BLOG from our #ABKLaw Partner Michael Jaccarino, Esq.: (Un)lawful traffic stops and the exclusionary rule
American courts use the exclusionary rule to deter police officers and other government agents from abusing constitutional rights. According to the rule, courts will suppress evidence that the government obtains through unconstitutional conduct—often an unlawful search or seizure. Suppression means that the evidence in question will be inadmissible for most purposes in the defendant’s eventual trial. If a judge suppresses crucial evidence, the prosecution may have no other choice than to dismiss charges. The purpose of the rule is to deter law enforcement officers from conducting searches or seizures in violation of the Fourth Amendment and to provide remedies to defendants whose rights have been infringed.
For instance, suppose officers, without reasonable suspicion or probable cause, see someone driving an expensive car in a poor neighborhood and decide to pull the car over. Although the driver has done nothing wrong and the officer did not see the motorist commit a traffic infraction, the car is stopped, the driver of the vehicle and the vehicle is searched. A gun is found. Since the recovery was the product of an illegal stop, the gun will not be admissible to prove the man’s guilt.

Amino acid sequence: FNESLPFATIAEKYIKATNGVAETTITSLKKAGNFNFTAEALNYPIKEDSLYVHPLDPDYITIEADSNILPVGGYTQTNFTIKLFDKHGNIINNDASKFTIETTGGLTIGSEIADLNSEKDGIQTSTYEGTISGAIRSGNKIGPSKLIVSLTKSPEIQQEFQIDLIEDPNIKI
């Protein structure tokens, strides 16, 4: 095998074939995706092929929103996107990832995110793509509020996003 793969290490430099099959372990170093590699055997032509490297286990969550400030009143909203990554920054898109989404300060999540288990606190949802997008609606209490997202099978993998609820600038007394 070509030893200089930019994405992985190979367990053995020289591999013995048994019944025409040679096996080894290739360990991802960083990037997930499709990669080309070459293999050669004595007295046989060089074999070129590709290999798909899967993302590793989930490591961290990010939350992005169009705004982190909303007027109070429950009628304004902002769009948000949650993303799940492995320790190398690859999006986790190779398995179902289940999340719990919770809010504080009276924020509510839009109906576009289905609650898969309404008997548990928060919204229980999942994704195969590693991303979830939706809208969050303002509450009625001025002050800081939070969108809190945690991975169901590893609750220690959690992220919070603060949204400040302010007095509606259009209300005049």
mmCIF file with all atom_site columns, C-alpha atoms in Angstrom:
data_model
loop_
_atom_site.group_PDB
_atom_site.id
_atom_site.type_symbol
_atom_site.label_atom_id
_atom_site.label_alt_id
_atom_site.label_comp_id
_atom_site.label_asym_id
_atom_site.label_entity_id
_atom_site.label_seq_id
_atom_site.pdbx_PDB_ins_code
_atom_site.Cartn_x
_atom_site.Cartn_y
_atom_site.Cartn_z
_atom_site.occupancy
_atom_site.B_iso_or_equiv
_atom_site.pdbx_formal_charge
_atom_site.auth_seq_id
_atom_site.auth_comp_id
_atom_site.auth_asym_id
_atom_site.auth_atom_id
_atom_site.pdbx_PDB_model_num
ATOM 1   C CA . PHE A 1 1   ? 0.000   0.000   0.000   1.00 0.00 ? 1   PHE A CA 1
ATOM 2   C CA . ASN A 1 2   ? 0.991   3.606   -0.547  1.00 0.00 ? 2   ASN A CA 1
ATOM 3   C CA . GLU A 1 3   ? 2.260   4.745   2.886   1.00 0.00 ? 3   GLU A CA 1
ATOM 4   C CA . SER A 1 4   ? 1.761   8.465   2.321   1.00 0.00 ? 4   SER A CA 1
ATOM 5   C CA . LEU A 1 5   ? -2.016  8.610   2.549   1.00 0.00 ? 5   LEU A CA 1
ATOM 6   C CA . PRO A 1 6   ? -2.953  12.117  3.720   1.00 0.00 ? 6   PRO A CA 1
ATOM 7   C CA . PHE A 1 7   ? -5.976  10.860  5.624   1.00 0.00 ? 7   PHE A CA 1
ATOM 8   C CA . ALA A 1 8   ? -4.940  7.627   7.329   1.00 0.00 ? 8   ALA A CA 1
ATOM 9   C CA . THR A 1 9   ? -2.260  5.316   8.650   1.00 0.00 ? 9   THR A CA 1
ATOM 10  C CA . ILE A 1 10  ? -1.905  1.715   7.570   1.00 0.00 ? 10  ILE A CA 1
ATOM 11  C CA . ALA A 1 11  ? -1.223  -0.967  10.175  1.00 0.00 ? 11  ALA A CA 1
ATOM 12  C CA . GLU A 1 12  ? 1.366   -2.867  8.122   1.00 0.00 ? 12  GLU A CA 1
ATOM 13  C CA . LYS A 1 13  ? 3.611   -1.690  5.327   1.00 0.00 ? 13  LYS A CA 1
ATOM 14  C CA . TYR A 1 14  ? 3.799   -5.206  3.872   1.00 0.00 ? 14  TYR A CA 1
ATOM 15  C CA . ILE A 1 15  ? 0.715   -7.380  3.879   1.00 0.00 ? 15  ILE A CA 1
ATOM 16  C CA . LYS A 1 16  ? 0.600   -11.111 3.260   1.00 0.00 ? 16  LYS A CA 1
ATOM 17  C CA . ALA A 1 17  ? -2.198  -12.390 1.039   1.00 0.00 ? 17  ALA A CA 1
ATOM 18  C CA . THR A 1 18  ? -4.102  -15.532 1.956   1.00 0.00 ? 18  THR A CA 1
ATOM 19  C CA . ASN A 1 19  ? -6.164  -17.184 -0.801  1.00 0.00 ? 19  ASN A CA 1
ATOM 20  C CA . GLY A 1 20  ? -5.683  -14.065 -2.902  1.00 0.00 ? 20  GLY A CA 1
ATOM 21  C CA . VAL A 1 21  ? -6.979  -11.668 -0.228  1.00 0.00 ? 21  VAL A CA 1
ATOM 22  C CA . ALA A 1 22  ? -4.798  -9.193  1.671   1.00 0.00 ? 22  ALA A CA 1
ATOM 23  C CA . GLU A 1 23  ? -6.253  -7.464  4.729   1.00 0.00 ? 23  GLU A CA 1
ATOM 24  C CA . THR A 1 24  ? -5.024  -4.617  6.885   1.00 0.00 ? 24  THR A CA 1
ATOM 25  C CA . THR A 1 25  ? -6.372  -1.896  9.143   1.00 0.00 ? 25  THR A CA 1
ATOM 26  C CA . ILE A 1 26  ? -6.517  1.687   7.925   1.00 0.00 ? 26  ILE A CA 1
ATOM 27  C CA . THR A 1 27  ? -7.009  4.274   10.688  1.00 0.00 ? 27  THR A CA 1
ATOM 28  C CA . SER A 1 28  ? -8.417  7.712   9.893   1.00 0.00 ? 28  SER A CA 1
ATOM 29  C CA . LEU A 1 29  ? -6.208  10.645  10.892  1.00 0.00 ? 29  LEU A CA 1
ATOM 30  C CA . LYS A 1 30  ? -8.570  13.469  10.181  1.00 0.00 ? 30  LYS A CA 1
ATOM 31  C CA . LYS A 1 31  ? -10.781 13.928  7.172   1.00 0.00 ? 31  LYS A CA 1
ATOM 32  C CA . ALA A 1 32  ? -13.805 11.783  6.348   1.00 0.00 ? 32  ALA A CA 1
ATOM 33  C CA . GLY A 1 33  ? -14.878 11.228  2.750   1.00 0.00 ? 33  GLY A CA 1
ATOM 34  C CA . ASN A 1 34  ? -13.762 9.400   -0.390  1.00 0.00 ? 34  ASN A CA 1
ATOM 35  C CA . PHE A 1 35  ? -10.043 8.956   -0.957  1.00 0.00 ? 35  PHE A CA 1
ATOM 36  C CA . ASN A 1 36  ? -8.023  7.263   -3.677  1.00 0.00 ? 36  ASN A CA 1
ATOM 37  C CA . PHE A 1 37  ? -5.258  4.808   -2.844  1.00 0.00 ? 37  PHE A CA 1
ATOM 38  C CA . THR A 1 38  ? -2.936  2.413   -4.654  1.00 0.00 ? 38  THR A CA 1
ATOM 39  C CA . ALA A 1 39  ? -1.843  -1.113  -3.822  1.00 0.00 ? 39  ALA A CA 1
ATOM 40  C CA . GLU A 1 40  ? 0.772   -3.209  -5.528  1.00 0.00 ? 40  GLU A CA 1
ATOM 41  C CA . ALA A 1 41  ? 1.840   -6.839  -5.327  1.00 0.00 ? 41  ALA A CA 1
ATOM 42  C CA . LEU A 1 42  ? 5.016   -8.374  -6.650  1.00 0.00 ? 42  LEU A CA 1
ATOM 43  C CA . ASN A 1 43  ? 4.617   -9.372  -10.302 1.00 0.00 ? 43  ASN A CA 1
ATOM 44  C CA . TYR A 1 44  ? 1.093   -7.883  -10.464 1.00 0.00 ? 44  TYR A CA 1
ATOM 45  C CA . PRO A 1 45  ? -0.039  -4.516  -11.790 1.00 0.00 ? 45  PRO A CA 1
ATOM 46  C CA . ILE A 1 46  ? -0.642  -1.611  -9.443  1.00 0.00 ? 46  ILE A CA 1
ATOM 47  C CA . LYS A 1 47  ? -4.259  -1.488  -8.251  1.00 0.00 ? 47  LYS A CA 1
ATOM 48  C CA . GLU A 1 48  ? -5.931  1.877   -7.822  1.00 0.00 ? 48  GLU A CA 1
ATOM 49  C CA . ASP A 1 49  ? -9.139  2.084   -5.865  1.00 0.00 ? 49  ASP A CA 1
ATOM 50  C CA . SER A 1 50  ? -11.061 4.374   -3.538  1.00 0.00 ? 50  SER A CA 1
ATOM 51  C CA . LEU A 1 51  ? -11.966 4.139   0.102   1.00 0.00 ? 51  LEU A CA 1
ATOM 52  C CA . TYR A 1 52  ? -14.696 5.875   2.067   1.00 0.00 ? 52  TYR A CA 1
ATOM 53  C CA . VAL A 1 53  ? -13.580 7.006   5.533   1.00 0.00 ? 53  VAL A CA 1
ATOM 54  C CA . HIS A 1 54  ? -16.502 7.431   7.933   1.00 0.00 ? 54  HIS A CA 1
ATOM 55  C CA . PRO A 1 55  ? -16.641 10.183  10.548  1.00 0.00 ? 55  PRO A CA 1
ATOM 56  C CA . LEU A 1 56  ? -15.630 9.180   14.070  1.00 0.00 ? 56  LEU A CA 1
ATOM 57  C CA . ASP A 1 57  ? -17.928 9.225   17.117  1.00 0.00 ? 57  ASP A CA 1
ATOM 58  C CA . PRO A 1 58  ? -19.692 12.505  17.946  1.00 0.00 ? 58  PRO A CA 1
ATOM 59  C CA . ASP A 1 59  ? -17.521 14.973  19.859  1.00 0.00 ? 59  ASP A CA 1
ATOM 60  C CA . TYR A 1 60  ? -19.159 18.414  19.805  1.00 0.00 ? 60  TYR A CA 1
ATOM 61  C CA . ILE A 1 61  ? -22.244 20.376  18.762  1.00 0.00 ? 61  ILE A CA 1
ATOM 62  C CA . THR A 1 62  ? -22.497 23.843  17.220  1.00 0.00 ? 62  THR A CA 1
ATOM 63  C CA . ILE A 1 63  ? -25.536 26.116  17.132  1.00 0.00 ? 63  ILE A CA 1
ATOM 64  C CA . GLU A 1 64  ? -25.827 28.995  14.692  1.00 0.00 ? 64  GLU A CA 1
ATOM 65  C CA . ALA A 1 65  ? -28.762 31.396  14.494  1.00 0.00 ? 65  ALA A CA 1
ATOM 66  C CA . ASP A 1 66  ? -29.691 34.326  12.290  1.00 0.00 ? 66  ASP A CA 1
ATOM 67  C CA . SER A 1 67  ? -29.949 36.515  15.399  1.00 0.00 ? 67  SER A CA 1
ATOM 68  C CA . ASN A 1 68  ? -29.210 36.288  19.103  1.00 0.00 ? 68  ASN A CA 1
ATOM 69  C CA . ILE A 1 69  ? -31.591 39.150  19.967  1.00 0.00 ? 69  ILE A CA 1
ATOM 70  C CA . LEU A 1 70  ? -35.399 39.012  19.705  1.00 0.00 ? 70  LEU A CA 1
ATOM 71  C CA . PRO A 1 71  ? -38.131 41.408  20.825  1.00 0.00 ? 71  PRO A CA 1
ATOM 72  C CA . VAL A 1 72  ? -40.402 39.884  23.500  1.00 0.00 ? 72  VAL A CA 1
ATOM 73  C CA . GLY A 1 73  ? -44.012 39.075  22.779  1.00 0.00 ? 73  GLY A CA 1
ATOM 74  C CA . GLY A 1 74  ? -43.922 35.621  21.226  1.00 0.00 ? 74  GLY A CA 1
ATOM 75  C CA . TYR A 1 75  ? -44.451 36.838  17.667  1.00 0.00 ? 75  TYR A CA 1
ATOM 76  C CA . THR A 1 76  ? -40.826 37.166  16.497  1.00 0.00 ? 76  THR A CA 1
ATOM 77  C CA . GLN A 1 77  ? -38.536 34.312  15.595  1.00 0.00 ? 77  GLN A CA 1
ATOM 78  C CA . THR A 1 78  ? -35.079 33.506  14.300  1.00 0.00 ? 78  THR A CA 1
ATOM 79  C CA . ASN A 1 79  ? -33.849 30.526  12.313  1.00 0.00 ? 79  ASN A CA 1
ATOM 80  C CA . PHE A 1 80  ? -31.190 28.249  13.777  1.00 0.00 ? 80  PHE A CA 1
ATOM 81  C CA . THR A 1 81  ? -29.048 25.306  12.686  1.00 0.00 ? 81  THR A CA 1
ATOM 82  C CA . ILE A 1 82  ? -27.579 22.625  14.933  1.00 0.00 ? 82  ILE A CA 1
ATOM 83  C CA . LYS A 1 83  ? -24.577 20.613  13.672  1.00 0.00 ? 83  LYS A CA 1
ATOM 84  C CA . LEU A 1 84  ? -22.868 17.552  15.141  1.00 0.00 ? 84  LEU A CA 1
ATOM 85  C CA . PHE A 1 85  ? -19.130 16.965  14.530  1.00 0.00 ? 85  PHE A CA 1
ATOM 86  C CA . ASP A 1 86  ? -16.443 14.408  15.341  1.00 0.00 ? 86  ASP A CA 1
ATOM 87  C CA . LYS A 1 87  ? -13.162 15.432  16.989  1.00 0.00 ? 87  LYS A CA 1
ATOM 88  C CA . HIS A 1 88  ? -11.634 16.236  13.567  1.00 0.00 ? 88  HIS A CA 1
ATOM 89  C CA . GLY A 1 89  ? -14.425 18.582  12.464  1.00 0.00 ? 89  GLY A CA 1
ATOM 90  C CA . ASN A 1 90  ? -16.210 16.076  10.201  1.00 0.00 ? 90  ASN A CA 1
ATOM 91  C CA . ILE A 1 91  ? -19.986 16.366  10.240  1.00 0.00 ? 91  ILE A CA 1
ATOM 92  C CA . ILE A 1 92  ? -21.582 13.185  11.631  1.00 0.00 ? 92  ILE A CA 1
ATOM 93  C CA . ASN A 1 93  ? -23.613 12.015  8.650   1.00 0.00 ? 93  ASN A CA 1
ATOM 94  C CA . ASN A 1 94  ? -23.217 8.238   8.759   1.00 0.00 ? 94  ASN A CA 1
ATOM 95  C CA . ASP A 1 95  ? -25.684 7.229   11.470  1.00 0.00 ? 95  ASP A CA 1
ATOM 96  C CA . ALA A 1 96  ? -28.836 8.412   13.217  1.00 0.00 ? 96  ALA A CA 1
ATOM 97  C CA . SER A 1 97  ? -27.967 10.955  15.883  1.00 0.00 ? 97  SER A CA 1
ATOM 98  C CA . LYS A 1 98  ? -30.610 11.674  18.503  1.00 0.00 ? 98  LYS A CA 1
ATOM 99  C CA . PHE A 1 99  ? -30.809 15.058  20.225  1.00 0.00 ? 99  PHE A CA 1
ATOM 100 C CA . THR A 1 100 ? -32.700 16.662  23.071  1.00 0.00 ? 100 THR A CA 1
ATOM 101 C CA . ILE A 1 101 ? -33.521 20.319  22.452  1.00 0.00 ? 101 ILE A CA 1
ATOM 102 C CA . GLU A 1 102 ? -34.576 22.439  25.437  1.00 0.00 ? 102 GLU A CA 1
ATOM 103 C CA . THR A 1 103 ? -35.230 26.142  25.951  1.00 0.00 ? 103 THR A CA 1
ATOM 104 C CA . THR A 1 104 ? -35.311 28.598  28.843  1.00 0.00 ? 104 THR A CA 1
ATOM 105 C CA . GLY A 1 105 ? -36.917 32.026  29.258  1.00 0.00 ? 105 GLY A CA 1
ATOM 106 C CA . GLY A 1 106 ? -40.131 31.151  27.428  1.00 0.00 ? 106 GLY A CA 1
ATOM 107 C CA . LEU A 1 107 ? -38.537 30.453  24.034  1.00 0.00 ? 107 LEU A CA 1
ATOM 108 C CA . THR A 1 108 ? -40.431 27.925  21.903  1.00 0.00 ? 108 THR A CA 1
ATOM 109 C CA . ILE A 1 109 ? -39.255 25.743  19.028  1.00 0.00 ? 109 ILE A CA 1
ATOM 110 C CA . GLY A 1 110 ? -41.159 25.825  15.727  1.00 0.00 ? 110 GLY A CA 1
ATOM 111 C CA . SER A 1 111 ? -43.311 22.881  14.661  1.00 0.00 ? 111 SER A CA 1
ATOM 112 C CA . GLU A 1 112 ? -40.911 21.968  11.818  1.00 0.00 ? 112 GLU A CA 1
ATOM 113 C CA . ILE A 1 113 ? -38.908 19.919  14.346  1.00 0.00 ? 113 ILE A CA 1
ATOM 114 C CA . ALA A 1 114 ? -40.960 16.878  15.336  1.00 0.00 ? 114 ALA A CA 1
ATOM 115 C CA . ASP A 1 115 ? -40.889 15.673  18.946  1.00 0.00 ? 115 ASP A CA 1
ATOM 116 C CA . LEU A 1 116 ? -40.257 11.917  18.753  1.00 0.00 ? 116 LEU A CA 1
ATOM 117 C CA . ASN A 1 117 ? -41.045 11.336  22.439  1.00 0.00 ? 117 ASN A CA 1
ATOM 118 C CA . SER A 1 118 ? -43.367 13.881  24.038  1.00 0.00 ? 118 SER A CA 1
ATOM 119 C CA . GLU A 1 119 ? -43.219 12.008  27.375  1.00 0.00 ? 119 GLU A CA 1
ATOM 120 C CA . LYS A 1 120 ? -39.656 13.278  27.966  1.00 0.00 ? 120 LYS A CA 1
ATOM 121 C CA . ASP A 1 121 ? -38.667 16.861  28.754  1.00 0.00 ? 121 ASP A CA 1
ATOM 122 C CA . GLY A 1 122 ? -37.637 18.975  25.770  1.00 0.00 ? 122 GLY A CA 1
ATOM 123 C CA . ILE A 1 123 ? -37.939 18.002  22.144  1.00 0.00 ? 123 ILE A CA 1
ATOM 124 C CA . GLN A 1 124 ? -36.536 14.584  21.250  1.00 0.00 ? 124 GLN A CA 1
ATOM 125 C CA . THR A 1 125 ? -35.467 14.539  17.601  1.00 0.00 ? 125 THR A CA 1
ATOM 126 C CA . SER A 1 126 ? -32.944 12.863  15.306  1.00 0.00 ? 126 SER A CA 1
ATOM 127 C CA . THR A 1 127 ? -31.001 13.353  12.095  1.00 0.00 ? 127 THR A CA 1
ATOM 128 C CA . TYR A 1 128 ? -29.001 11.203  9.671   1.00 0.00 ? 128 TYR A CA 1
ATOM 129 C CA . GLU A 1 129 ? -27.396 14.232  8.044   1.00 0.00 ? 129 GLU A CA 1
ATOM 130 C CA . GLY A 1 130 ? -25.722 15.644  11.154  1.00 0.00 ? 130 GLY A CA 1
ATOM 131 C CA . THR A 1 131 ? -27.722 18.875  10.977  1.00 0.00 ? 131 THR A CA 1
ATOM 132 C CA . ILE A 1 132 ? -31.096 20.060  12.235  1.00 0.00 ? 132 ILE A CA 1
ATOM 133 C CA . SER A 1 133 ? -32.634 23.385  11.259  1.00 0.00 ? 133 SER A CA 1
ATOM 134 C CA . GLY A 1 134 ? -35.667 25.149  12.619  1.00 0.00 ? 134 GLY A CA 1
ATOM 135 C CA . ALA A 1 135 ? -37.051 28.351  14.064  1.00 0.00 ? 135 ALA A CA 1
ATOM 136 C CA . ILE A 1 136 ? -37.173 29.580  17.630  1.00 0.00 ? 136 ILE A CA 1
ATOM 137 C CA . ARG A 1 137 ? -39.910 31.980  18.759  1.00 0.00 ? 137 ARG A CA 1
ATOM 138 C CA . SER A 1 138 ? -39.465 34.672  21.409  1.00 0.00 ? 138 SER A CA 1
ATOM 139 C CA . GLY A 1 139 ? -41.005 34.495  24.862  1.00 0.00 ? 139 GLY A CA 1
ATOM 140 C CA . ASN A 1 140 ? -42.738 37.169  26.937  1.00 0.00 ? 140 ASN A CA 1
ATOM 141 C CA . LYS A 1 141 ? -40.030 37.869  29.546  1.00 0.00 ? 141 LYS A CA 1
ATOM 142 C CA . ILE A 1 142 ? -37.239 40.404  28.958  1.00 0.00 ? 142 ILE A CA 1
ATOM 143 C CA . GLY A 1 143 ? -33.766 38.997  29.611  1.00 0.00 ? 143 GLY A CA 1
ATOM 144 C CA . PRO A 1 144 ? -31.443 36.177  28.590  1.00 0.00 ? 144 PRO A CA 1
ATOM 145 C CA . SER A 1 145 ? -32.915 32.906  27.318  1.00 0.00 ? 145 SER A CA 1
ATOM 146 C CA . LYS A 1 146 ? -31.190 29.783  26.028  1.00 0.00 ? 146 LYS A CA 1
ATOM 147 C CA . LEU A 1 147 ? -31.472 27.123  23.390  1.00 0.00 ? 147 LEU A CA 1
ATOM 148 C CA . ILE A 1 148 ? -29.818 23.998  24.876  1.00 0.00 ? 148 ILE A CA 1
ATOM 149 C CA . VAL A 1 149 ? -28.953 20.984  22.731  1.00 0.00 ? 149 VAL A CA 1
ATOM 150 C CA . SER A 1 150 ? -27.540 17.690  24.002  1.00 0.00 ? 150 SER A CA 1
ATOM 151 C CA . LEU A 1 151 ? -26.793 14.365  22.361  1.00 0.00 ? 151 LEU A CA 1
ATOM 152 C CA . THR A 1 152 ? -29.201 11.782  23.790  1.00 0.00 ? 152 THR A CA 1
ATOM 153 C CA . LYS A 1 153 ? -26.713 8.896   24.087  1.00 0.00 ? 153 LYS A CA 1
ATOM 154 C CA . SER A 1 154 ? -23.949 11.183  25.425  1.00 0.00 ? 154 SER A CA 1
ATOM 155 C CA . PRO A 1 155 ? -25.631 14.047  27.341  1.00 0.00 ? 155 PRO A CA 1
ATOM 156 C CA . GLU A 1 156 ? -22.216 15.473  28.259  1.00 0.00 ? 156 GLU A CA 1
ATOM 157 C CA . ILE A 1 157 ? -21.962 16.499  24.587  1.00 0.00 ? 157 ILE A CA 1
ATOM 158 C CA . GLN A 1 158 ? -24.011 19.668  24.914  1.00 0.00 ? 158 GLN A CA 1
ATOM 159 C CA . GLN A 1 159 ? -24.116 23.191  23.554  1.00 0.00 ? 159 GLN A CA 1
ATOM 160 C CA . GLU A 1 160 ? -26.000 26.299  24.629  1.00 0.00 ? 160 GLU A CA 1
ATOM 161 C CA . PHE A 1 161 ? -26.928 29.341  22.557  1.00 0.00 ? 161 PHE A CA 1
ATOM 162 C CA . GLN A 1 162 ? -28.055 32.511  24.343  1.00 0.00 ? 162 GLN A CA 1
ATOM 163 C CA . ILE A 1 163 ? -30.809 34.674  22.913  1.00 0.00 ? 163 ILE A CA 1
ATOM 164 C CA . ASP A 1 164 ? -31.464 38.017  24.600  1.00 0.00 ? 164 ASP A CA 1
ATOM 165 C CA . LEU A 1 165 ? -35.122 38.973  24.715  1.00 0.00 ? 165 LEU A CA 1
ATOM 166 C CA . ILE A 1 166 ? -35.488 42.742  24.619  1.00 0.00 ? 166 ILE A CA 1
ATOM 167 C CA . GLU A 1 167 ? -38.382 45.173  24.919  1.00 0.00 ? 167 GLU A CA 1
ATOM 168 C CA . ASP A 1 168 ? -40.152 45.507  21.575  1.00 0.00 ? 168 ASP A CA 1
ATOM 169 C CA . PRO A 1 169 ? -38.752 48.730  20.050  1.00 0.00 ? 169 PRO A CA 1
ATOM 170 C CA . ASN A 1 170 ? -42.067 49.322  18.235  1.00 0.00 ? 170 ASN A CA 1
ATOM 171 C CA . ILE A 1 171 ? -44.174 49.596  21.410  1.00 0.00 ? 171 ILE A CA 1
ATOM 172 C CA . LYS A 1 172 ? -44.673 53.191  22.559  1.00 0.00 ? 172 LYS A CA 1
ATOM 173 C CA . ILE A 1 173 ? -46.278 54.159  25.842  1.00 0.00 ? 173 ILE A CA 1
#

But this is not always the case and there are some major exceptions to the exclusionary rule. For instance, recently the Appellate Division, Fourth Department, which covers Niagara Falls and Erie County, held in People v. Turner, that the evidence should not have been suppressed even though the police officer conducted an unlawful traffic stop. Why?
According to the Court, this was because the patrol officer who stopped the car believed that the motorist committed a traffic infraction, even though he was completely incorrect. Specifically, even though the motorist did not actually commit a traffic violation, because the officer reasonably believed that he did, the car stop was ok. So, should you be driving down the street in a completely lawful manner, an officer can pull you over and, in some circumstances, search you, if the officer reasonably believes you committed a traffic violation. Even if you did not. Some may argue that this decision is at odds with the plain meaning of the exclusionary rule and the 4th Amendment.
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